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Imilda (Frappier) Cayo

This is submitted by Elaine Stoesz, an Area Counsellor in Saskatoon. It is a story from Imilda (Frappier) Cayo of Saskatoon, Saskatchewan.

"On December 31, 1941, I, Imilda Frappier, married L.A.C. Lloyd Cayo. We were married in the rectory of the Roman Catholic Church in Debden, near my parent's farm home. The wedding was three hours late because the train was late getting in from Regina.

I was fortunate enough to be able to go back to Regina while he finished his course, then on to Mossbank for "Bombing and Gunnery."

Lloyd got his "Observer's wing" here. Then on to Rivers – this was a lengthy stay as Lloyd spent a lot of time in hospital and convalescing. He was grounded and taught navigation.

His next station was in Toronto. I didn't follow until October, by then it seemed like a permanent posting. It was a long, lonely journey by train, I didn't take a berth, money was scarce. To make matters worse, the smell of food nauseated me. I didn't eat any solid food all the way. It was probably a nervous reaction. I had always lived on a farm, only a few trips to Prince Albert and the little bit of travelling since our marriage. My train arrived at 7:00 a.m. Thankfully, Lloyd was there to meet me. We had breakfast, then he dropped the bombshell! He was leaving at 9:00 a.m. for Mountain View in charge of 67 trainees.

Lloyd had arranged for his friend, Vern Angles, to take me to our room. Vern was a very tall, very shy young man, obviously not happy with the task at hand. To me Toronto, especially its street cars, was terrifying. Vern took my suitcase and I followed his long legs on the run. If I ever lost sight of him, I was doomed. He took me to the door of our apartment and left fast!! I was alone in this huge city!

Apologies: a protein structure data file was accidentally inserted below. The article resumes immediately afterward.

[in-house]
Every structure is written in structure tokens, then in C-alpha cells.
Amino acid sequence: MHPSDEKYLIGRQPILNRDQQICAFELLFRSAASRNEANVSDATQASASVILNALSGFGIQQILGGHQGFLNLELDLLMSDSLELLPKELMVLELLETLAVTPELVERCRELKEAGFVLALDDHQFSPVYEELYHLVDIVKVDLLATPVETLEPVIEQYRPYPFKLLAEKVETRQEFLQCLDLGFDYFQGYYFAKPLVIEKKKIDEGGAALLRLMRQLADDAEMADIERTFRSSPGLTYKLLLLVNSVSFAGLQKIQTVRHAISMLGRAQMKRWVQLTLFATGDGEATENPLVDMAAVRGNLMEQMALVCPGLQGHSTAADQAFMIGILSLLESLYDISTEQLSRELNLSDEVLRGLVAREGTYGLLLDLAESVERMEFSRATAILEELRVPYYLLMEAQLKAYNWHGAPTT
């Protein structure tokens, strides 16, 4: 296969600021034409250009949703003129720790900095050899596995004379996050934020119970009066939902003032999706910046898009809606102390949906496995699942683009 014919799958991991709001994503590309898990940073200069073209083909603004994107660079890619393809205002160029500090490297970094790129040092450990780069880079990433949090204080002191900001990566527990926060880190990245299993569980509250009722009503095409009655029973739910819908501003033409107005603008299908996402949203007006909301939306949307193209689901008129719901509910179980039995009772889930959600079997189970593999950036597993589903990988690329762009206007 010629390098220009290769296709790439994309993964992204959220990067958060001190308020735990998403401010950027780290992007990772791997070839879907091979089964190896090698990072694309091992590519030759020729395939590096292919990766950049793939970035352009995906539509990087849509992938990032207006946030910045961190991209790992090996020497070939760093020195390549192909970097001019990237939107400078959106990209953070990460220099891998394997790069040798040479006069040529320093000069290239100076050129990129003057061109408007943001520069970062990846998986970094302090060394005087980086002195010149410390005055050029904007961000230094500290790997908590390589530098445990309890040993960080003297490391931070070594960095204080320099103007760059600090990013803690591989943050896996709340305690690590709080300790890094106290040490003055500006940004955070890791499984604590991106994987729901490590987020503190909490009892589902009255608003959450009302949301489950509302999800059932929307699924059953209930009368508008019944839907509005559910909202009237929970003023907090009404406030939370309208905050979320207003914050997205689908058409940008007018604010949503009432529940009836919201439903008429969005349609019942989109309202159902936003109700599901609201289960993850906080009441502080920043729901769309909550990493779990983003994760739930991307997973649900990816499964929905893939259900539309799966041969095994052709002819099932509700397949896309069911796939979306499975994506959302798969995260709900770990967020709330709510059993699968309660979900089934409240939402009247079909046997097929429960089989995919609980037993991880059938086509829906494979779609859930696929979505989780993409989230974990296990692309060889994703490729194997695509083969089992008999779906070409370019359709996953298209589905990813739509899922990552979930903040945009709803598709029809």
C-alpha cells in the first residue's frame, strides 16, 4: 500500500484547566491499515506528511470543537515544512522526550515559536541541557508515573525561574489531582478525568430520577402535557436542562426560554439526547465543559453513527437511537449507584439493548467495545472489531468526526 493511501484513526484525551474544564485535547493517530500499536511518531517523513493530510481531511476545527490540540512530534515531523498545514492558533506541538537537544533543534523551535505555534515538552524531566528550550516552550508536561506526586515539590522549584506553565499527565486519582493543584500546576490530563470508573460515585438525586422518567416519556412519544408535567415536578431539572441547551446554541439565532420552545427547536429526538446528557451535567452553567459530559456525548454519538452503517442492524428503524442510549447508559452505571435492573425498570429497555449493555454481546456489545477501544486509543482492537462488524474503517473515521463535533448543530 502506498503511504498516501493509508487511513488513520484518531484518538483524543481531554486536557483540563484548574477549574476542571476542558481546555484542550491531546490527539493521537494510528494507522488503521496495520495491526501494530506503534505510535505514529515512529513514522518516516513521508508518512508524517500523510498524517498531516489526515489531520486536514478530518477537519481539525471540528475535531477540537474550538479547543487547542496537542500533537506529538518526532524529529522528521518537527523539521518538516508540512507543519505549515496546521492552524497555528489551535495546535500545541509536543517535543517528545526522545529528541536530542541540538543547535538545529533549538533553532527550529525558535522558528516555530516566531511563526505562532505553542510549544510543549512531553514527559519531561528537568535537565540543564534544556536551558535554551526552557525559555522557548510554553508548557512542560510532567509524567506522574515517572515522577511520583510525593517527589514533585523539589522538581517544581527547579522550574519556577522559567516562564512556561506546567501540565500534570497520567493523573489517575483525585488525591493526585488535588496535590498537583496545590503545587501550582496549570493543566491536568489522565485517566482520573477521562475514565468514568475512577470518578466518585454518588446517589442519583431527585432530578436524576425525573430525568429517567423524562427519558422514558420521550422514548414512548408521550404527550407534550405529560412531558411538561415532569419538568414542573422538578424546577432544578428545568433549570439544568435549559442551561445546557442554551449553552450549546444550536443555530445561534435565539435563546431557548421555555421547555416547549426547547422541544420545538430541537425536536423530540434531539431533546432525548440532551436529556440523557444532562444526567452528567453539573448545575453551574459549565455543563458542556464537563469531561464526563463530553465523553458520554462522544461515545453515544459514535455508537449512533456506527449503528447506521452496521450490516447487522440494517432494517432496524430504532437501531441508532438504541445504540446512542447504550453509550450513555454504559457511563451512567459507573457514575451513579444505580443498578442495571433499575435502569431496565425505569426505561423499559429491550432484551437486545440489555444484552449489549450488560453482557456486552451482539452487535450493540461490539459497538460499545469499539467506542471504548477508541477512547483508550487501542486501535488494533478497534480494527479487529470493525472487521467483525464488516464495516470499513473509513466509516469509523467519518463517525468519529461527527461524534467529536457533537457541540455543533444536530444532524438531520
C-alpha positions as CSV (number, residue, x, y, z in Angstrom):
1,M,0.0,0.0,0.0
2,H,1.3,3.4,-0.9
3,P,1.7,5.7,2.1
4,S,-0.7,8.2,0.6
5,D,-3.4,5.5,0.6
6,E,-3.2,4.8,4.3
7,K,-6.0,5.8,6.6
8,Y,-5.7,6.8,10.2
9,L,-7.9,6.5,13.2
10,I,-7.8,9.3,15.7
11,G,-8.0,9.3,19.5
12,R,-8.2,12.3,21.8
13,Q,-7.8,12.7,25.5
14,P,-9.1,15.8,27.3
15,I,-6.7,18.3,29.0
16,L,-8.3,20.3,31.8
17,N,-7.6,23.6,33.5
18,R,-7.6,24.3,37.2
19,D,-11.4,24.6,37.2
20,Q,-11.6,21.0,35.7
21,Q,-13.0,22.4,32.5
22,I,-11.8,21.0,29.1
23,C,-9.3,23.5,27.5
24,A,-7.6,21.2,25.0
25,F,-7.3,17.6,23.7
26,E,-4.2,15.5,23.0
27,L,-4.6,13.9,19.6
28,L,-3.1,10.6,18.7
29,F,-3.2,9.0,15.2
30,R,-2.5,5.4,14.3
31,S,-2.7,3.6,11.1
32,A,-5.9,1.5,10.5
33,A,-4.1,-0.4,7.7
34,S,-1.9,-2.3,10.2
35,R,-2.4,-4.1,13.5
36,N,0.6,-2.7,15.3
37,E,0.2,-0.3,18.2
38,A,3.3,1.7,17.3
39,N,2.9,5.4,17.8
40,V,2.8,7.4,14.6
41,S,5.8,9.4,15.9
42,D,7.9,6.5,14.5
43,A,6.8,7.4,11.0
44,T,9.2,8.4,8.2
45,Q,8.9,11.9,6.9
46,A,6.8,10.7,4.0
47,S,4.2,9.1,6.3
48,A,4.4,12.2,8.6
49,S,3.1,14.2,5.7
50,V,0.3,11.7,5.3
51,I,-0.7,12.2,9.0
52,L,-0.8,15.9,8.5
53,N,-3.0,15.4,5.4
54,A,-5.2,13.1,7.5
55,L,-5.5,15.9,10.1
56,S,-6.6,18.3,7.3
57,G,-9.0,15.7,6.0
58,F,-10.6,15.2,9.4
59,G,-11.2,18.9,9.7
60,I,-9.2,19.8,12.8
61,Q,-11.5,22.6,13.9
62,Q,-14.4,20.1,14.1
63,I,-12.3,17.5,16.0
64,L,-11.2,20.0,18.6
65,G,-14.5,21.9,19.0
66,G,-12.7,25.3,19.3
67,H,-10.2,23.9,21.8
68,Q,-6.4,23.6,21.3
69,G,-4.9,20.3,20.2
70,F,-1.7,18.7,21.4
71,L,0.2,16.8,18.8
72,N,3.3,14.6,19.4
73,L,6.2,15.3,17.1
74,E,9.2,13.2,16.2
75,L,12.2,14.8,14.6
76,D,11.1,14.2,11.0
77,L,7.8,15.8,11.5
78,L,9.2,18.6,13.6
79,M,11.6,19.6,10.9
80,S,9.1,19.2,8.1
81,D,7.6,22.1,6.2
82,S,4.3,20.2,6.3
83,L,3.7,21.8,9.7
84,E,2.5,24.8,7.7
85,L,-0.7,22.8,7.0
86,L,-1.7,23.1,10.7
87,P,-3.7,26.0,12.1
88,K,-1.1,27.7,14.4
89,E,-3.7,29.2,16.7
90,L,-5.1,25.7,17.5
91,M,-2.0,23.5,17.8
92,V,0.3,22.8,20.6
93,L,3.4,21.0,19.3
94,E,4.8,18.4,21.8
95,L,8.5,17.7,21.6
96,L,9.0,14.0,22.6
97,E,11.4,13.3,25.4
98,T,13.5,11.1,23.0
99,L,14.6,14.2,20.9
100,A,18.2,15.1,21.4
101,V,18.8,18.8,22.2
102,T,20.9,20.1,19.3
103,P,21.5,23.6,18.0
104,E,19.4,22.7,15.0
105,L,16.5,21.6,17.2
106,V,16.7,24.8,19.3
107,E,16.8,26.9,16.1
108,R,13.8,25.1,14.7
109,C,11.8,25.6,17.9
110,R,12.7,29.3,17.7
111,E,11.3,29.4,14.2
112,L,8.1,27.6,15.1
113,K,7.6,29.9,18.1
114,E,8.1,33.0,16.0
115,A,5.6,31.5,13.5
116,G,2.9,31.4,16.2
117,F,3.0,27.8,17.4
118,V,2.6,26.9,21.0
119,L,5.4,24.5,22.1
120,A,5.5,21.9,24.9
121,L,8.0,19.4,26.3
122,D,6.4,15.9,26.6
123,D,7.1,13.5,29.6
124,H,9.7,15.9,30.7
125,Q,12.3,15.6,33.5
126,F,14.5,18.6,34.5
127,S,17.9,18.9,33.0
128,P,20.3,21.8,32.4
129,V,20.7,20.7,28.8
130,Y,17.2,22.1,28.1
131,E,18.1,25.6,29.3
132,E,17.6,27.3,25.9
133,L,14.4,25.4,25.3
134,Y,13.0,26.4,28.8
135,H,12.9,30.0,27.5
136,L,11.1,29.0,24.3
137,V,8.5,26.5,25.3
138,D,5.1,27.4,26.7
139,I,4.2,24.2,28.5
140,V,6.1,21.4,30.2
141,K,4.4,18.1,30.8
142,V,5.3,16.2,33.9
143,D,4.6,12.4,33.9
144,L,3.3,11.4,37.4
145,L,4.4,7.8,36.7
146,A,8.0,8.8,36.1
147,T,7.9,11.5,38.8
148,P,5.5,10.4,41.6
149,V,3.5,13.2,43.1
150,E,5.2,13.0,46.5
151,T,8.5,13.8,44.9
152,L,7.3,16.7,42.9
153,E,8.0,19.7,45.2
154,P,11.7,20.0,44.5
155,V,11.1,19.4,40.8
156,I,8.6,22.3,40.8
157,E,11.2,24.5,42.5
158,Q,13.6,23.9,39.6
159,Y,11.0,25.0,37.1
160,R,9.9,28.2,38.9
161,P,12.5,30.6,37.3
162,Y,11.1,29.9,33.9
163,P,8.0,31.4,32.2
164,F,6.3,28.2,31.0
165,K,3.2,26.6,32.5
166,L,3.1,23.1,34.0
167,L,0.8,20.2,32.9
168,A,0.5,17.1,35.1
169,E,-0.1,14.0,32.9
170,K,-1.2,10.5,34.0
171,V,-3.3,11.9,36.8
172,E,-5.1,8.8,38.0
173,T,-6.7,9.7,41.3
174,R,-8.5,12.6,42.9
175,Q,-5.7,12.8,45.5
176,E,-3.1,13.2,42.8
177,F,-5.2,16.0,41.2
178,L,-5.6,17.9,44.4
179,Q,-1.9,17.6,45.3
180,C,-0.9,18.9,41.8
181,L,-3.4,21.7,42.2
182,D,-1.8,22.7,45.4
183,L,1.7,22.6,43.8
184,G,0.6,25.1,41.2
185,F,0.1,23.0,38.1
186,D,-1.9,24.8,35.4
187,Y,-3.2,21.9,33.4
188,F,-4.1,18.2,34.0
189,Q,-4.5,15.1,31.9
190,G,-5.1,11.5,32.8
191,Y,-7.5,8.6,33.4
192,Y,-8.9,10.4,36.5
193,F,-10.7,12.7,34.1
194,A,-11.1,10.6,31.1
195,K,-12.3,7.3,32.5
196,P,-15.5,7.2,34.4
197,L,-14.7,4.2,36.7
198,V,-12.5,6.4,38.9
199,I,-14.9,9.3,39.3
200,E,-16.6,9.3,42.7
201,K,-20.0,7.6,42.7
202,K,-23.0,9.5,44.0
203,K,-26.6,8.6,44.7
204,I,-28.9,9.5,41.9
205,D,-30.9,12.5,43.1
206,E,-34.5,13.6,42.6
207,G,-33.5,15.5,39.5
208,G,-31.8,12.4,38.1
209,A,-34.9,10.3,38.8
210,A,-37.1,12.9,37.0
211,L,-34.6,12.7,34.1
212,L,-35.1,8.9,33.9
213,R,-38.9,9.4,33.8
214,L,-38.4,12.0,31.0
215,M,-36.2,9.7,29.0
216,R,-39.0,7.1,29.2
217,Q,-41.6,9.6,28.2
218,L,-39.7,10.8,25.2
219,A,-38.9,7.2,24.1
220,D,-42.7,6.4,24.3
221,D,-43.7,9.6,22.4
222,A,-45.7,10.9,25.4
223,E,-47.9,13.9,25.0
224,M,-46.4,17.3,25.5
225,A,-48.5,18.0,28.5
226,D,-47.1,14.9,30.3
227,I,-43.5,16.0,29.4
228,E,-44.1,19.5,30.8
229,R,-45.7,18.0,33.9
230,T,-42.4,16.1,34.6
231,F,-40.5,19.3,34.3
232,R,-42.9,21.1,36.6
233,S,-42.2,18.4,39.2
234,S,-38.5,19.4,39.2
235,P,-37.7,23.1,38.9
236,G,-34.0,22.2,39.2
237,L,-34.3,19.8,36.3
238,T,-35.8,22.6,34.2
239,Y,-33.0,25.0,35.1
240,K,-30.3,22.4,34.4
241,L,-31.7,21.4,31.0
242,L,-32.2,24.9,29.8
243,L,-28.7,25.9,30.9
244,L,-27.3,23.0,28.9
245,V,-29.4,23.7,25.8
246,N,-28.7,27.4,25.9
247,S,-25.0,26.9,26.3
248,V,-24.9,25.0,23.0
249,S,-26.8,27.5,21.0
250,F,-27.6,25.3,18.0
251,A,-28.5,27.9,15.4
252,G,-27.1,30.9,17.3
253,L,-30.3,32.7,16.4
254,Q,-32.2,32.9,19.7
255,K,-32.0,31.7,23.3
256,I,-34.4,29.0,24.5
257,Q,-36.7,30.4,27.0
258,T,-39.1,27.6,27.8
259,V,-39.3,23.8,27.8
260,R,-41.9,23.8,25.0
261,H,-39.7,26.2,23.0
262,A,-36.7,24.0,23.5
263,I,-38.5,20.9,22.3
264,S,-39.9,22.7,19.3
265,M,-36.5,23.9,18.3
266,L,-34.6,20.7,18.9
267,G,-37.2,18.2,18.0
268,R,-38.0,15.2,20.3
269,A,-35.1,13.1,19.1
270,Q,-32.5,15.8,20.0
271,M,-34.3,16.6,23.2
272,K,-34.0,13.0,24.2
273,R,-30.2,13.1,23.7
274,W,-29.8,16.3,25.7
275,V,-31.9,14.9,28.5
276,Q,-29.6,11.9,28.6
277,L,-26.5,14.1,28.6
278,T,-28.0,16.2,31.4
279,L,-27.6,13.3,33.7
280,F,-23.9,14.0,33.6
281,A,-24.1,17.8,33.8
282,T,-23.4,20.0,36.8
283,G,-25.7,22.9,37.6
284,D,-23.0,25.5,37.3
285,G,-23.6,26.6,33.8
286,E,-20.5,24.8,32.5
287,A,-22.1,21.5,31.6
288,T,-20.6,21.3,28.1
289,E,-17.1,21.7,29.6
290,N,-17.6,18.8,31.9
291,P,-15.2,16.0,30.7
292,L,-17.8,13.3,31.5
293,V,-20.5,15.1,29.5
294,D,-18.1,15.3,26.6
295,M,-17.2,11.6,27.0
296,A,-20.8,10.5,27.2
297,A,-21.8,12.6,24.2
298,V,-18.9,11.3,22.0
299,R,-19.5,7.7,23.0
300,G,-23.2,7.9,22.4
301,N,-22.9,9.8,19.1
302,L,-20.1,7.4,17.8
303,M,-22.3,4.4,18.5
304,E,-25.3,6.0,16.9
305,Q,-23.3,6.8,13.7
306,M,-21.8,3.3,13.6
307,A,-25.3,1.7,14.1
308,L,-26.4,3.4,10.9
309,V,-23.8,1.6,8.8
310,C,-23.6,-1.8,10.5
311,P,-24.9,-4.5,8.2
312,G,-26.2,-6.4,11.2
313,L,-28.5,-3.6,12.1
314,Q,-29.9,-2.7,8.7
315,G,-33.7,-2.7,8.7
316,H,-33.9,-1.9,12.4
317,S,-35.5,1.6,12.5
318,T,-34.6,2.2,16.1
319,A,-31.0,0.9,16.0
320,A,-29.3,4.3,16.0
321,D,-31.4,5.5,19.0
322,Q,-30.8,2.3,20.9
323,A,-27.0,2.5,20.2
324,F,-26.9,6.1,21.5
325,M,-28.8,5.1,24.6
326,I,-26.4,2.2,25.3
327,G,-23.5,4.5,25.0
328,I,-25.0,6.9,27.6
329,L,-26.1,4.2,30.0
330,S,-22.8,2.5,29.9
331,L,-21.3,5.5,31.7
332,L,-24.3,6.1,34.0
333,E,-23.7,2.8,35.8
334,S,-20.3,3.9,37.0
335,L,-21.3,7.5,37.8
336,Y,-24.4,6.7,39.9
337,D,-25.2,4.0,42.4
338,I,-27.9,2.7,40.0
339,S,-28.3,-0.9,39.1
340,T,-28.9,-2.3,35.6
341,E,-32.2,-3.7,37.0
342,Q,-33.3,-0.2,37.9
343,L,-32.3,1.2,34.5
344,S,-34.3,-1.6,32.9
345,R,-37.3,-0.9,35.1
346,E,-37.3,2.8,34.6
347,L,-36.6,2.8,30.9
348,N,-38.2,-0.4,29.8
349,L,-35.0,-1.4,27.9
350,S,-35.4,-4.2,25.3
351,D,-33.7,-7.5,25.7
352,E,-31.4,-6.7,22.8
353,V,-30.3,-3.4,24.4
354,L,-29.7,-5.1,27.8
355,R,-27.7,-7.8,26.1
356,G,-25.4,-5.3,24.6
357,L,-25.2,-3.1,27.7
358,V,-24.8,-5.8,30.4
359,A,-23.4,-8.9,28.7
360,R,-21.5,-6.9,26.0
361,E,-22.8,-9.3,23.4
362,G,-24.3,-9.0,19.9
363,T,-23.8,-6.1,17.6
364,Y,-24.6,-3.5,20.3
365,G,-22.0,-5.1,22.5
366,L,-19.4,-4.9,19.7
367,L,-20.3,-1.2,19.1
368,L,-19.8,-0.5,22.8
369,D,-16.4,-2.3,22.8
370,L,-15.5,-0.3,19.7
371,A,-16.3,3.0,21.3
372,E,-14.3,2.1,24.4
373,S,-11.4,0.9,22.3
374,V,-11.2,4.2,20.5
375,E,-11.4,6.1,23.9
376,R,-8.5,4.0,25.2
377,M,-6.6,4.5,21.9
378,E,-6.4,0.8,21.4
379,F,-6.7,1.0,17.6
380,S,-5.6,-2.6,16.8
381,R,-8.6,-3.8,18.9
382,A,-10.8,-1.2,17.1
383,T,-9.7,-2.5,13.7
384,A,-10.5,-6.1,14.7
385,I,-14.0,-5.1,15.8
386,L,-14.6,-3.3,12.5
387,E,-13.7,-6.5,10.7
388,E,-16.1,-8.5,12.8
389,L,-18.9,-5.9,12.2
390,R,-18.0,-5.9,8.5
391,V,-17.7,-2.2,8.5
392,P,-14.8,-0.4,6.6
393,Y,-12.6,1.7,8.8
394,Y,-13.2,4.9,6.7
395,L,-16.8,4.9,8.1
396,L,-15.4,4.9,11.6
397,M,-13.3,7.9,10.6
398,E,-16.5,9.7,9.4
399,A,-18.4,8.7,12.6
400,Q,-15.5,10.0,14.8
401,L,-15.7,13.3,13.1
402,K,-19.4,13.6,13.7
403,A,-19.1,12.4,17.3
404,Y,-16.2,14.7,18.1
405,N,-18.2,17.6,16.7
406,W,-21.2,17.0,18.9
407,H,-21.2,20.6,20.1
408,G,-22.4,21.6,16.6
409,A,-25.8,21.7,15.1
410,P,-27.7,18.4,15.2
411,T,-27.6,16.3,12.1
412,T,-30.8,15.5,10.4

Lloyd would be home late that night. I had to find some food, eating all our meals out would be too expensive. I managed to get the bare essentials, I was terrified I wouldn't find my way back.

On Sunday, we walked a great deal. I tried to get my bearings, my sense of direction is still terrible. I did spot the Employment Office and was determined to get a job – the plan had been that I would finish my secretarial course first – I felt something to keep me busy was more important.

Monday morning – alone again! I would try and leave the apartment, get to the corner, run back and cry. This happened several times that day.

To make matters worse, our room was what had been the front parlour of a very "posh" house. The fireplace (long unused) was massive, built up to the ceiling with mirrors. Each time I looked up and saw my woebegone face, it meant a new deluge of tears.

Tuesday – enough of this! Managed to find the Employment Office, was told there was an opening at Hunts Ltd., was too naive to ask what the job was. They told me to cross the street, get on the streetcar, and go to Walker Avenue. Street cars were out! If I ever got on one, I'd never find my way back! So, I walked, the wrong way, ended up at the waterfront. Asked a policeman directions, he told me to "cross the street and take a streetcar." Again I walked. Many miles and many hours later I found Walker Avenue, got the job, and was asked to come the next day. I still didn't know what the job was. The next morning, I walked again, found I would work in a candy factory. I met two sisters from Parry Sound who were almost as lost as I.

Decision time! After work, I took the streetcar, sat watching street signs, ended up at the waterfront! Walked back, watching street signs carefully – found that Gloucester just came as far as Yonge Street. The other side was St. Mary's.

Eventually I finished my course in night school, got a job in the Dominion Bank. By now, I could travel anywhere on the streetcar. In the spring of 1945, I went back to our farm in Debden to wait for Lloyd to get his discharge and for our first child, a daughter, born in October.

We have both been blessed with relatively good health and are living in a comfortable apartment in Saskatoon. We have three children, six grandchildren, and one great-grandchild. We hope to celebrate our 57th anniversary this year."

Imilda (Frappier) Cayo
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